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Discussion Starter #1
To tractors, ballast is king.

To those of use that don't like pavement and travel on "trails" or just play in the woods, there are some rules what to do when "I can make that" turns into "Oops".

I know I am not the only one who has been stuck or been called to help. Lets see some pic's and share some good methods and techniques.
 

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Good idea - "worst stuck" pictures are the best.
 

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Discussion Starter #3 (Edited)
Towing with something a pulling with something are too different things.

When you are pulling someone out of, or up, or back over....you have to overcome a lot of dead energy. That energy gets "stored" in what you are pulling with. When that energy exceeds the limits of the strap/chain, the energy is immediately released....

Here is my opinion on some of the tools.

Many people use chains to tow, and when stuck the best thing they have is a good old chain. Chains are not the best for recovery. They are best for securing things. When a chain pulls tight it is like hitting a brick wall. I leave the chain on the trailer for the most part.

Cable: commonly used on a winch. This stuff is dangerous. It sores A LOT of energy, and they do stretch under load. Release that energy and a cable will cut you in half.
When anyone is using a cable. 1) keep everyone not directly involved or needed back twice the distance of the cable. 2) Put something heavy over the middle of the cable. If it is long, put something in a couple places. Floor mats, heavy coats, etc make good "dampeners". If the cable breaks, the weight of the coat will help to carry it to the ground. If you are the one doing the pulling, move to a place behind something.

Straps: A "Snatch Strap" is one of the best tools you have. I have four. Under a constant load/pull they are very predictable. They don't have the weight of a wire cable, so if they break, they drop to the ground faster. I replaced the wire rope on my Jeep winch with a synthetic line for this reason.
If you are pulling someone out the the mud, they stretch as the load comes onto the strap, and then they contract. It is like a super-heavy-duty rubberband.

Hooks, shakles, D-Rings, etc. When you put something metal on the end of a cable or strap, it can become a missle if something breaks. The Home Depot tow straps with the hooks on the end...leave them on the self. Get a good strap with loops sewn into the ends. To make a longer line, the two straps can be pulled through the loops. D-Rings, shackles, etc do not belong in the middle. If you use a hook, get one with a keeper on the hook end. D-Ring shackles are commonly used to attach the strap to the load. Use the threaded ones. I have several 3/4" D-Rings. And I have the anchor points on my bumpers to attached them to. When tightening a D-Ring pin, thread it all the way in by hand and when it bottoms, turn it back just a bit. They aren't used for towing down the road, just for the recovery, and the pins sometimes tighten as they are worked. If the pull takes a while, check them each time.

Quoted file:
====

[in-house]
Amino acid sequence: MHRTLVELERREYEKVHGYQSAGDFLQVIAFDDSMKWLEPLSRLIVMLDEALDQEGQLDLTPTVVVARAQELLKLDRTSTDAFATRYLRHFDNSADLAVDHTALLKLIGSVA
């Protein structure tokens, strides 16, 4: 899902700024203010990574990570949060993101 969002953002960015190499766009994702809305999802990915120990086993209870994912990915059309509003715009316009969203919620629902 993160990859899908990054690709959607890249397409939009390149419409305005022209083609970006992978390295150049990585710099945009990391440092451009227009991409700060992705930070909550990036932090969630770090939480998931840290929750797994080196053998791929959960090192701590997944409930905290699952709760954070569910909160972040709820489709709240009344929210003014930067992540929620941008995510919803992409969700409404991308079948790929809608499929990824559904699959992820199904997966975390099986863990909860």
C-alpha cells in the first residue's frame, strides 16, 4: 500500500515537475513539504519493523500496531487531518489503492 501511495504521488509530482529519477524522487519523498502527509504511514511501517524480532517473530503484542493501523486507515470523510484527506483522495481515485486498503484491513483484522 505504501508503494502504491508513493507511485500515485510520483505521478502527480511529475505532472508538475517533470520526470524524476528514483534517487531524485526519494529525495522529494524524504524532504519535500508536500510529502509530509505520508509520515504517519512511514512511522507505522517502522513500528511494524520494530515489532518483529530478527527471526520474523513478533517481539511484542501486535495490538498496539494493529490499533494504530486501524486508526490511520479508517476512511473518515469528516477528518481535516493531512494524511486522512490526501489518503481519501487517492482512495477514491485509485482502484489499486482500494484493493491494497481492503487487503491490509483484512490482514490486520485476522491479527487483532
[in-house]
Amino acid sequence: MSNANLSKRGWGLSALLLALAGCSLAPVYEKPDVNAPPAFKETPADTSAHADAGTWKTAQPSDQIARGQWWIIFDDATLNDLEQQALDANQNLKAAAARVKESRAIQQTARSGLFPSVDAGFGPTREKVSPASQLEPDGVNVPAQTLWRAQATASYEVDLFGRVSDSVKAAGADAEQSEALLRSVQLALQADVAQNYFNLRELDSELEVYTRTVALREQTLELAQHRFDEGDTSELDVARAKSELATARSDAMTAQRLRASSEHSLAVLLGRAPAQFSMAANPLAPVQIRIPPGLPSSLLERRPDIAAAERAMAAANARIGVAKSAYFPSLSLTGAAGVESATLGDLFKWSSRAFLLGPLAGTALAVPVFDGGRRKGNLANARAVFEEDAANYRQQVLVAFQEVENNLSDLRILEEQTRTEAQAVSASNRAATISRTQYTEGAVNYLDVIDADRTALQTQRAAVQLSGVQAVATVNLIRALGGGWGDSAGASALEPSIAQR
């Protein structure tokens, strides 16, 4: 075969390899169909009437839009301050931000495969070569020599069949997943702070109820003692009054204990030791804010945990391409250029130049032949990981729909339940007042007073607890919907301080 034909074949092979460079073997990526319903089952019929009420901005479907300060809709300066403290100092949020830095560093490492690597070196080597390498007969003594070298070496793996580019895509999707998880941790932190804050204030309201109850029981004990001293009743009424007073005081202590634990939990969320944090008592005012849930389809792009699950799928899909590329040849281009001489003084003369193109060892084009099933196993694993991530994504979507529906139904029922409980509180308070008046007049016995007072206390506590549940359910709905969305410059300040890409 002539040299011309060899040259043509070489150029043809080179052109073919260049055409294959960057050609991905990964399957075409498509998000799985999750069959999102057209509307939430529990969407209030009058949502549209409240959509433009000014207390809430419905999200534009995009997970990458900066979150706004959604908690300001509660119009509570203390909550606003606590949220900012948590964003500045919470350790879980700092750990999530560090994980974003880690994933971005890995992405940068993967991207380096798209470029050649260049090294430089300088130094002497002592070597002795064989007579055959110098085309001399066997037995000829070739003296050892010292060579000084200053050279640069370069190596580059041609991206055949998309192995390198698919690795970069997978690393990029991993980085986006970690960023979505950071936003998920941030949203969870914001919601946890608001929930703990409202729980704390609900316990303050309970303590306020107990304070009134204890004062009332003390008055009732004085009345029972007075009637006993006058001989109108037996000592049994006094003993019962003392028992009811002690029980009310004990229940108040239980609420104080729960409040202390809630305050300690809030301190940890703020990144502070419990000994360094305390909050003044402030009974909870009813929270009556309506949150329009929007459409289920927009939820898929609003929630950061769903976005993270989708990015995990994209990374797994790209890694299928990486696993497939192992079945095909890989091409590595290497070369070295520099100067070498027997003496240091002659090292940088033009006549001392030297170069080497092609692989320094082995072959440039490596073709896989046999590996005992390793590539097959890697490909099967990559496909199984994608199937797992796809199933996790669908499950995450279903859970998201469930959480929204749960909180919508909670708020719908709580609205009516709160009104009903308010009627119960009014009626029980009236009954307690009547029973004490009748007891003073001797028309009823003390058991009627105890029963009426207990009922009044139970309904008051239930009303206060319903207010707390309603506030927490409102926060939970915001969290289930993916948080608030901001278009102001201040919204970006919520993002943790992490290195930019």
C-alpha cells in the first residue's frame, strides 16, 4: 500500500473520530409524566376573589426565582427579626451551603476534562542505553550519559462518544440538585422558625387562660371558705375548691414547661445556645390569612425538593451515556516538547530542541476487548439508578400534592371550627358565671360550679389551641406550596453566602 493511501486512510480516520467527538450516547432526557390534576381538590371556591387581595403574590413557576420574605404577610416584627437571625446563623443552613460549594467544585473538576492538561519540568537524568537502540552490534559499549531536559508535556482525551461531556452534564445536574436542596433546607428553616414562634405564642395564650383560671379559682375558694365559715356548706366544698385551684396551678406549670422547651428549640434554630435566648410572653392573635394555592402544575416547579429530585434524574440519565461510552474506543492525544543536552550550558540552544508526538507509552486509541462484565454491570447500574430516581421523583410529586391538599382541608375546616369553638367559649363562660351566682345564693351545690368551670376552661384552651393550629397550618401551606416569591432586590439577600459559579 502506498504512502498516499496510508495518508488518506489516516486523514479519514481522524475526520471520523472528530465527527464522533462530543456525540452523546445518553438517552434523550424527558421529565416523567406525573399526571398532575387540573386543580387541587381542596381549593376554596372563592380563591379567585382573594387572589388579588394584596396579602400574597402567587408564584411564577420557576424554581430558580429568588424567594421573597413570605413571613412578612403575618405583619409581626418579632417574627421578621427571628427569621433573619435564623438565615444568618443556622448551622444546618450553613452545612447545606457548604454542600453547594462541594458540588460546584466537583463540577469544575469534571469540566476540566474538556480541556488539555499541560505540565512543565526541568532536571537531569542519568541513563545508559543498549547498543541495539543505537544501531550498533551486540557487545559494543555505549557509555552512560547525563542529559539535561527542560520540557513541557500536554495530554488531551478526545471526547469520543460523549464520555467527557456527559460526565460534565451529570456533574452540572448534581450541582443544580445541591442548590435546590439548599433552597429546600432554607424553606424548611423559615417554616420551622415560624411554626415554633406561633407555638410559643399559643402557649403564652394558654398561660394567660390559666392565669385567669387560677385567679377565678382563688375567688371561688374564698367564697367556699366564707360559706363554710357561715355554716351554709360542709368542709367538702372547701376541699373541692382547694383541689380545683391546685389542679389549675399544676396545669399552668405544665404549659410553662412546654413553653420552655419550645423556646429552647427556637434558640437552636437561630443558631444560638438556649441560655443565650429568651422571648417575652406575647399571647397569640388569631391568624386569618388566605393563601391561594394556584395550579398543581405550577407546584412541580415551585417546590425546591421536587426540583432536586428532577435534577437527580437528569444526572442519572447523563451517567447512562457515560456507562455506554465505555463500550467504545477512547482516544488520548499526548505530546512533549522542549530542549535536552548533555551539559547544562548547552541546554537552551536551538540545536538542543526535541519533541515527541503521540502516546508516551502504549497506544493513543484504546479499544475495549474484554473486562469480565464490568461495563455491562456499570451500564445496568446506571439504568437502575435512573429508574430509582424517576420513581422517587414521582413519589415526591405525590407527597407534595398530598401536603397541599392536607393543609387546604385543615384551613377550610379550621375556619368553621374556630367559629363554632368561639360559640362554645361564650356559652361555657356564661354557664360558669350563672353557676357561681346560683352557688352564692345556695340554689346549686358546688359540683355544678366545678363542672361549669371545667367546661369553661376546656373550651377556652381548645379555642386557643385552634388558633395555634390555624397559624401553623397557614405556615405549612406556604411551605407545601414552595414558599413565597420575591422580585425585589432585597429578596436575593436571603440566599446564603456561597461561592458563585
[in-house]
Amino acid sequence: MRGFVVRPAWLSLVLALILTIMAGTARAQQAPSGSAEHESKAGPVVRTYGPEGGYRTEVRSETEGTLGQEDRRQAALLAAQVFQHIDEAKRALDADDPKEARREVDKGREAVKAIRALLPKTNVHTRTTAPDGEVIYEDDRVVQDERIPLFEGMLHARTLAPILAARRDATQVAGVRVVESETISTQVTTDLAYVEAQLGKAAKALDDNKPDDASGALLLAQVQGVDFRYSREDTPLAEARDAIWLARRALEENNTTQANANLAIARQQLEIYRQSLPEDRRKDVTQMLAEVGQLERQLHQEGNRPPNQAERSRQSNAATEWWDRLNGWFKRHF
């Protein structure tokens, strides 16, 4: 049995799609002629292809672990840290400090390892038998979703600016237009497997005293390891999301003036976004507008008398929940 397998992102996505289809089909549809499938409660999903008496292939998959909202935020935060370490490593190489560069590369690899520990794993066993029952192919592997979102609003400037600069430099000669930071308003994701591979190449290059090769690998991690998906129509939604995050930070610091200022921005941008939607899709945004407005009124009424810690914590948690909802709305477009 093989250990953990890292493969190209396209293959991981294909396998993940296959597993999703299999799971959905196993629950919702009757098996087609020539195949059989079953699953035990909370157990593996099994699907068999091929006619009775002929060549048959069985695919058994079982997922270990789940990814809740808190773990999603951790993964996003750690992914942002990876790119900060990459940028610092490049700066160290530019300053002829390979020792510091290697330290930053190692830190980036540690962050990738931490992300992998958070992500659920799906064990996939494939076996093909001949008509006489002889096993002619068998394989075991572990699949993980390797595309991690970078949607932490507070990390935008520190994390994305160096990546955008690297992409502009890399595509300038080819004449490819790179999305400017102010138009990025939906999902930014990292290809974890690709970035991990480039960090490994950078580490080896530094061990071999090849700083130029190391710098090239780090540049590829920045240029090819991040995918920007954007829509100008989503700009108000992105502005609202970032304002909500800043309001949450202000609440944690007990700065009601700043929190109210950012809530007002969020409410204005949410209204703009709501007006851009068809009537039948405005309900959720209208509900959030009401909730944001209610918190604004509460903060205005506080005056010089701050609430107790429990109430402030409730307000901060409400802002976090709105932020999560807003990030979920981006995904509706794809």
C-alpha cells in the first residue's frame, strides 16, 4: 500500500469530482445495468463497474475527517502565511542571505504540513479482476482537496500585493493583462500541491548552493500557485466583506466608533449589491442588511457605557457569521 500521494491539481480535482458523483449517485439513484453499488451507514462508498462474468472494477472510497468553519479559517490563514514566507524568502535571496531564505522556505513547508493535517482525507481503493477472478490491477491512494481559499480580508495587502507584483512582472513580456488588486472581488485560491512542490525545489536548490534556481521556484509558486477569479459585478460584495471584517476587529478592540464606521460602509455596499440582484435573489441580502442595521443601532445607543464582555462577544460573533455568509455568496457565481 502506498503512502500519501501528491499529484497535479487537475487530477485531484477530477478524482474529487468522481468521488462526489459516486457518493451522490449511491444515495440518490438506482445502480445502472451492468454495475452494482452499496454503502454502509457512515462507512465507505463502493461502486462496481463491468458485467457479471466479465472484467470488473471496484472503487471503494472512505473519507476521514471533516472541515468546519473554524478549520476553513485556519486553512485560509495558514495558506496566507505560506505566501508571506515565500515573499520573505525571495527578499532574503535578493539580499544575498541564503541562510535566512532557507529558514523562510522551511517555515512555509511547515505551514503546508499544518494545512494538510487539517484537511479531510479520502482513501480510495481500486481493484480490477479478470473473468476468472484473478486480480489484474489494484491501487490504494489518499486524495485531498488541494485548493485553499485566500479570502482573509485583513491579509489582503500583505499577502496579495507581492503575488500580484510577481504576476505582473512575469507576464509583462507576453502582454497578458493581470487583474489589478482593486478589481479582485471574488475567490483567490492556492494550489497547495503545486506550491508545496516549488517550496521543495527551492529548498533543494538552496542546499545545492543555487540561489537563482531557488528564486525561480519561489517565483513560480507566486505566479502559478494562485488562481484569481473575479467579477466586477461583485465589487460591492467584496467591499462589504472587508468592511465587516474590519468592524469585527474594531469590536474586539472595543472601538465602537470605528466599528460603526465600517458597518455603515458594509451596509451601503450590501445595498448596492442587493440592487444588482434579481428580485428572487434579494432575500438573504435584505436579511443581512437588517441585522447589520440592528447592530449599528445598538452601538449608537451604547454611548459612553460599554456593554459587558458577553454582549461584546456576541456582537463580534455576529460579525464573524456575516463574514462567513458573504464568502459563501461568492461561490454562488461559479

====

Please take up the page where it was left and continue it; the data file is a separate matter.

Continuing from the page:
Just some thoughts to get us started.
 

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Pictures of worst stuck, or best recovery? :laugh: Some of my favorite recovery pics are from work, and I can't post those. Suffice to say when your truck has a 20 ton hydraulic winch and it's not big enough, it's going to be a long day.

It all depends on how stuck you are, and what you're on. My worst two were rolling a skidsteer sideways into a pond, and having a sinkhole open up beneath an excavator I was in. The ex was an easier extraction, used the bucket to dig myself a little ramp and then pulled the machine out with it. The skidsteer wasn't too bad once I got it back upright and cribbed under the low side, chained the bucket to a large tree. Lift the bucket to tighten the chain, drive forward. Lower the bucket, rehook the chain, repeat.

For milder 'stucks' on a machine with a loader, you can usually use the bucket and curl to push yourself out if you stop driving before it gets too bad. Once you get to the point you're pulling it out, it's the same principles for tractors, trucks, cars, etc.

It's surprising how much tension gets built up in chains and cables during a recovery, so be cautious. Don't walk over loaded rigging, and metal shackles or clevises should only be used to attach a line to a vehicle or anchor point. If you use a shackle to join to lines and one line breaks, the shackle just became a very deadly projectile. It can bust out windows, tailgates, heads, legs, and ribs. Keep a close eye on your equipment for wear, and replace torn/ cut straps, even if they're just "nicked a little". Under a load that little cut can get a lot bigger in a hurry, and go wrong in the blink of an eye. It's a good idea to throw something heavy over a loaded recovery line as well; a canvas tarp, heavy coat, blanket, carpet, etc. Just something to help absorb the momentum should the line break.